Researchers in Scotland have found that health care planners cannot predict indirect pneumococcal conjugate (PCV) vaccine impacts on hospitalizations rates. According to the study, invasive pneumococcal disease surveillance across all age groups is needed to assess the indirect effects of PCV in the community.
The study titled “Pneumonia hospitalizations in Scotland following the introduction of pneumococcal conjugate vaccination in young children,” was published in the journal BMC Infectious Diseases.
Lower respiratory tract infections, primarily pneumonia, were the second leading cause of morbidity and fourth leading cause of mortality across all age groups globally in 2013.
The burden of pneumonia is disproportionately higher in young children and the elderly (above age 65). Pneumococcal conjugate vaccine (called PCV13) protects against 13 types of pneumococcal bacteria, and is routinely given to children at 2, 4, 6, and 12–15 months of age. It is also recommended for children and adults with certain health conditions. The earlier pneumococcal vaccine is called PCV7.
Prior to the introduction of the pneumococcal conjugate vaccine (PCV) in the U.S., hospitalization rates for pneumonia among the elderly increased by about 20 percent during the 15-years between data collections from 1988–1990 and 2000–2002. The increase has been attributed to an ageing population, increase in the prevalence of coexisting illnesses, and changes in coding and hospital admission practice.
To assess the impact of PCV7 and PCV13 immunization on the rates of hospitalization due to all-cause pneumonia across all age groups in Scotland, Harish Nair, from the University of Edinburgh, and colleagues examined hospital records and linked them with death certification datasets for the entire Scottish population.
The researchers included all cases of pneumonia. They calculated differences in hospital admission rates for pneumonia by age group using the difference in average annual rates for each period of time.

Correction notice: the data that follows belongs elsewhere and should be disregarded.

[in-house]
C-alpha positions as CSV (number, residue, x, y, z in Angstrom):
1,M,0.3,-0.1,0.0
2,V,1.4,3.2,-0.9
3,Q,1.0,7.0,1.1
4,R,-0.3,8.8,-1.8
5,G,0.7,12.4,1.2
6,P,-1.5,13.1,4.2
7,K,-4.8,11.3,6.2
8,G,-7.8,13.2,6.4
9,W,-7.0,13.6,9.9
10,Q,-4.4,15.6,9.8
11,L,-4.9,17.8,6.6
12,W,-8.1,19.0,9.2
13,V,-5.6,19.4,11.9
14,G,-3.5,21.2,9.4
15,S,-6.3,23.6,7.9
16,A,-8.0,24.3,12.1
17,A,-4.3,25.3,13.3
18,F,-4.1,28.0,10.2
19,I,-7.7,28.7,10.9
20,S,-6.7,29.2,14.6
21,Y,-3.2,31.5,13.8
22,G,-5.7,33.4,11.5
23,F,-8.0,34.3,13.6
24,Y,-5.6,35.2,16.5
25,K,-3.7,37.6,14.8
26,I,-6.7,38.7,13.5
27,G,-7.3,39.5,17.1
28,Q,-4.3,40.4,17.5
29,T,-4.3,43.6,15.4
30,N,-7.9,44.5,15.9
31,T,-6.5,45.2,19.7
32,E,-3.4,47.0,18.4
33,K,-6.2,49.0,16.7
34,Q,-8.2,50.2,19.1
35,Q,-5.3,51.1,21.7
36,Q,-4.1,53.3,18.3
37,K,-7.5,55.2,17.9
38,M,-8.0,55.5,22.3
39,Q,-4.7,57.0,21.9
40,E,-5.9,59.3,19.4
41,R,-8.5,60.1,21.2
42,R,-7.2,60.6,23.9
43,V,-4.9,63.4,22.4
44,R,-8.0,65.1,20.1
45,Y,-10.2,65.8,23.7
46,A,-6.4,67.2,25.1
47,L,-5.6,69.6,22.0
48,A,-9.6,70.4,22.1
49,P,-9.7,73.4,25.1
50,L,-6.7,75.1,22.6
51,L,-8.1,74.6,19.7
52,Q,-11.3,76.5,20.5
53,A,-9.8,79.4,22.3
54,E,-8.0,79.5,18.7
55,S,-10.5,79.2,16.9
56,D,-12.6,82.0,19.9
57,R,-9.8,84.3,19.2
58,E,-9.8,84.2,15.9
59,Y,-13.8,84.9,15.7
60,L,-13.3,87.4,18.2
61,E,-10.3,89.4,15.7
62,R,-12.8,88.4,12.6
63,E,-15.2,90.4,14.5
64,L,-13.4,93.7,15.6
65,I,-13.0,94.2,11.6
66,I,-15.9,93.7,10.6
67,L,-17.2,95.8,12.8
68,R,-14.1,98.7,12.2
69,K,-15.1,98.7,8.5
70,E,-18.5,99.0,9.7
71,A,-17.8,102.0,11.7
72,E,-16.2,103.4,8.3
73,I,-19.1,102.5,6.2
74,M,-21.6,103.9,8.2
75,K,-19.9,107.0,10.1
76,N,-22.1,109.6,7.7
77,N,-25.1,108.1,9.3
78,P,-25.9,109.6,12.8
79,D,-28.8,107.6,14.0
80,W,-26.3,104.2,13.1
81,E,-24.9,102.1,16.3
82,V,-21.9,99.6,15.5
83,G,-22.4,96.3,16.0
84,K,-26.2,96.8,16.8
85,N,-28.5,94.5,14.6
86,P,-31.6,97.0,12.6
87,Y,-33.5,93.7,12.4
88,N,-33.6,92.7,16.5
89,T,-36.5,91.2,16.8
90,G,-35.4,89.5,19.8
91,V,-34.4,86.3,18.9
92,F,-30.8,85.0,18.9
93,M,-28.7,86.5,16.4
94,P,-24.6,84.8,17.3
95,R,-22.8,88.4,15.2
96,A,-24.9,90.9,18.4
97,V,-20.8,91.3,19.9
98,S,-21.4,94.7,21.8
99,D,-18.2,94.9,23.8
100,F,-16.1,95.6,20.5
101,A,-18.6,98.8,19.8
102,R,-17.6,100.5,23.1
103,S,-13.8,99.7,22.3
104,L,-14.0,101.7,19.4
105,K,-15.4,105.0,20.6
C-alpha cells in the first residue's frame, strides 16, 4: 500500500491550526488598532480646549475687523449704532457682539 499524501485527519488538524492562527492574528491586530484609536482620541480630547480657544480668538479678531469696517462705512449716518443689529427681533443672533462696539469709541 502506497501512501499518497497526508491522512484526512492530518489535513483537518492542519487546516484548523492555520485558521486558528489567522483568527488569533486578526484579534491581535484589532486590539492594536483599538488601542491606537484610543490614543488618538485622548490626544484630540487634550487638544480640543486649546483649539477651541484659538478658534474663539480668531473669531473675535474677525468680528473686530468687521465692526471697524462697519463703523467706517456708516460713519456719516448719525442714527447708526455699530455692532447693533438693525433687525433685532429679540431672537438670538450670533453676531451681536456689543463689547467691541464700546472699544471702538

The results revealed that all-cause pneumonia hospitalization rates in children less than 2 years old decreased by about 30 percent in the period after the introduction of the PCV-13. They then compared hospitalization rates with the period before the PCV introduction and found that in adults ages 75–84 years and greater than 85 years, there was an increase in the hospitalization rates due to all-cause pneumonia in the period after the introduction of the PCV 13.
This increase in the hospitalization rates from the post-PCV 13 period compared with the pre-PCV period, resulted in an additional 7,000 hospitalizations across all age groups in Scotland in 2012 — about half of which were in adults older than 75 years.
Also found was a decrease in the average hospital stay length by 33 percent in children less than 2 years old and by about 20 percent in adults over 75 years old in the post-PCV13 period compared to the pre-PCV period.
In addition, the results showed there was an 11% reduction in deaths due to all-cause pneumonia, and 30% reduction in pneumococcal hospitalizations across all age groups in the post-PCV13 period compared with pre-PCV period.
Based on overall study results, the researchers suggest that the decline in hospitalization rates for all-cause pneumonia in children and the decrease in proportion of hospitalizations due to pneumonia in children with pneumococcal disease in the post-PCV period “should alleviate concerns that pneumococcal serotype replacement may have resulted in an increased pneumonia burden in this age group.”
Researchers concluded: “The indirect impact of child PCV immunization in those not vaccinated (in terms of reduction in all-cause pneumonia hospitalizations in the elderly) has not been seen in Scotland. Our results are likely to be confounded by changes in clinical coding and healthcare practices over the same period.”
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